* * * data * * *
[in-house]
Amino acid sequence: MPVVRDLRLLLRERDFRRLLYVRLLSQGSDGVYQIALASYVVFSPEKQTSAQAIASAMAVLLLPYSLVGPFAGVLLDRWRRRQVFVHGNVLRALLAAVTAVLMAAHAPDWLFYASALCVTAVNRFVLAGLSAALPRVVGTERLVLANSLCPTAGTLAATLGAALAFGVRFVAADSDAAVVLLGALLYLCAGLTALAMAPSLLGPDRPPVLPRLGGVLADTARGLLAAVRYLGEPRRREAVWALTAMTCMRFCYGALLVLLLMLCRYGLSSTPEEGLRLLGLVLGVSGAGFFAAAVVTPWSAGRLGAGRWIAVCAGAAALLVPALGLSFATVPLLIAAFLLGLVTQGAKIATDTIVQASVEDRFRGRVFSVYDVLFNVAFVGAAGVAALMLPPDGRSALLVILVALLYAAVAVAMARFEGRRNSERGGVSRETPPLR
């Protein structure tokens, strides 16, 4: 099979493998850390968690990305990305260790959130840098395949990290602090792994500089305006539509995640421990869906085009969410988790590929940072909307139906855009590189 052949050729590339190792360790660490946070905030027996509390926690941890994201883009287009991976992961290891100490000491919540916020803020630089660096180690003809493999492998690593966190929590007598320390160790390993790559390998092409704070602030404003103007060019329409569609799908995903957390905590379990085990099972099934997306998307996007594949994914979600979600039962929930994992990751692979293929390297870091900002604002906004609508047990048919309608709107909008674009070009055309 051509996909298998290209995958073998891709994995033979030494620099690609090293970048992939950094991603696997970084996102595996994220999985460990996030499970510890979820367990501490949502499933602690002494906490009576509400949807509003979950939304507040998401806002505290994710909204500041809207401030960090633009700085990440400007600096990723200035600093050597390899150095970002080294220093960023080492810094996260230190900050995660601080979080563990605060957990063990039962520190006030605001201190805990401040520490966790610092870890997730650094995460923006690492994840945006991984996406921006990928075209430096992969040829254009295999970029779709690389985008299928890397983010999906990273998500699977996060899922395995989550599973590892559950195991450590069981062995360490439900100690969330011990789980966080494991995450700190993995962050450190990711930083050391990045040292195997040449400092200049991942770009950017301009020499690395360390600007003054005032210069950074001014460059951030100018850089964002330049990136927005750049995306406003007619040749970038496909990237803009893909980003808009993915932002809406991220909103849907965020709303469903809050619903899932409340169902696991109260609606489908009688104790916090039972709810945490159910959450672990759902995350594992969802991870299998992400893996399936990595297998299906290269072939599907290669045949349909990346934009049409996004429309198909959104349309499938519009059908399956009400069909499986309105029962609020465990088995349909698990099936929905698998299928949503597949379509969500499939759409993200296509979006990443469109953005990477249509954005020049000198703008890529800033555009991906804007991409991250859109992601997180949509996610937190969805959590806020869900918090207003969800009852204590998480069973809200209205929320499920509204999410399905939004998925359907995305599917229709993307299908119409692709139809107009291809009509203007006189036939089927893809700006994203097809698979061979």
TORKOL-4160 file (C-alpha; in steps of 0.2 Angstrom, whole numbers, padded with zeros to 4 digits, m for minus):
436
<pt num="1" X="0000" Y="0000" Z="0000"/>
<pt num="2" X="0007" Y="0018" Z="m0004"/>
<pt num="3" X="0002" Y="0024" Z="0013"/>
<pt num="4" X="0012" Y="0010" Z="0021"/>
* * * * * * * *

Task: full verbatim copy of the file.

[in-house]
Amino acid sequence: MPVVRDLRLLLRERDFRRLLYVRLLSQGSDGVYQIALASYVVFSPEKQTSAQAIASAMAVLLLPYSLVGPFAGVLLDRWRRRQVFVHGNVLRALLAAVTAVLMAAHAPDWLFYASALCVTAVNRFVLAGLSAALPRVVGTERLVLANSLCPTAGTLAATLGAALAFGVRFVAADSDAAVVLLGALLYLCAGLTALAMAPSLLGPDRPPVLPRLGGVLADTARGLLAAVRYLGEPRRREAVWALTAMTCMRFCYGALLVLLLMLCRYGLSSTPEEGLRLLGLVLGVSGAGFFAAAVVTPWSAGRLGAGRWIAVCAGAAALLVPALGLSFATVPLLIAAFLLGLVTQGAKIATDTIVQASVEDRFRGRVFSVYDVLFNVAFVGAAGVAALMLPPDGRSALLVILVALLYAAVAVAMARFEGRRNSERGGVSRETPPLR
């Protein structure tokens, strides 16, 4: 099979493998850390968690990305990305260790959130840098395949990290602090792994500089305006539509995640421990869906085009969410988790590929940072909307139906855009590189 052949050729590339190792360790660490946070905030027996509390926690941890994201883009287009991976992961290891100490000491919540916020803020630089660096180690003809493999492998690593966190929590007598320390160790390993790559390998092409704070602030404003103007060019329409569609799908995903957390905590379990085990099972099934997306998307996007594949994914979600979600039962929930994992990751692979293929390297870091900002604002906004609508047990048919309608709107909008674009070009055309 051509996909298998290209995958073998891709994995033979030494620099690609090293970048992939950094991603696997970084996102595996994220999985460990996030499970510890979820367990501490949502499933602690002494906490009576509400949807509003979950939304507040998401806002505290994710909204500041809207401030960090633009700085990440400007600096990723200035600093050597390899150095970002080294220093960023080492810094996260230190900050995660601080979080563990605060957990063990039962520190006030605001201190805990401040520490966790610092870890997730650094995460923006690492994840945006991984996406921006990928075209430096992969040829254009295999970029779709690389985008299928890397983010999906990273998500699977996060899922395995989550599973590892559950195991450590069981062995360490439900100690969330011990789980966080494991995450700190993995962050450190990711930083050391990045040292195997040449400092200049991942770009950017301009020499690395360390600007003054005032210069950074001014460059951030100018850089964002330049990136927005750049995306406003007619040749970038496909990237803009893909980003808009993915932002809406991220909103849907965020709303469903809050619903899932409340169902696991109260609606489908009688104790916090039972709810945490159910959450672990759902995350594992969802991870299998992400893996399936990595297998299906290269072939599907290669045949349909990346934009049409996004429309198909959104349309499938519009059908399956009400069909499986309105029962609020465990088995349909698990099936929905698998299928949503597949379509969500499939759409993200296509979006990443469109953005990477249509954005020049000198703008890529800033555009991906804007991409991250859109992601997180949509996610937190969805959590806020869900918090207003969800009852204590998480069973809200209205929320499920509204999410399905939004998925359907995305599917229709993307299908119409692709139809107009291809009509203007006189036939089927893809700006994203097809698979061979």
TORKOL-4160 file (C-alpha; in steps of 0.2 Angstrom, whole numbers, padded with zeros to 4 digits, m for minus):
436
<pt num="1" X="0000" Y="0000" Z="0000"/>
<pt num="2" X="0007" Y="0018" Z="m0004"/>
<pt num="3" X="0002" Y="0024" Z="0013"/>
<pt num="4" X="0012" Y="0010" Z="0021"/>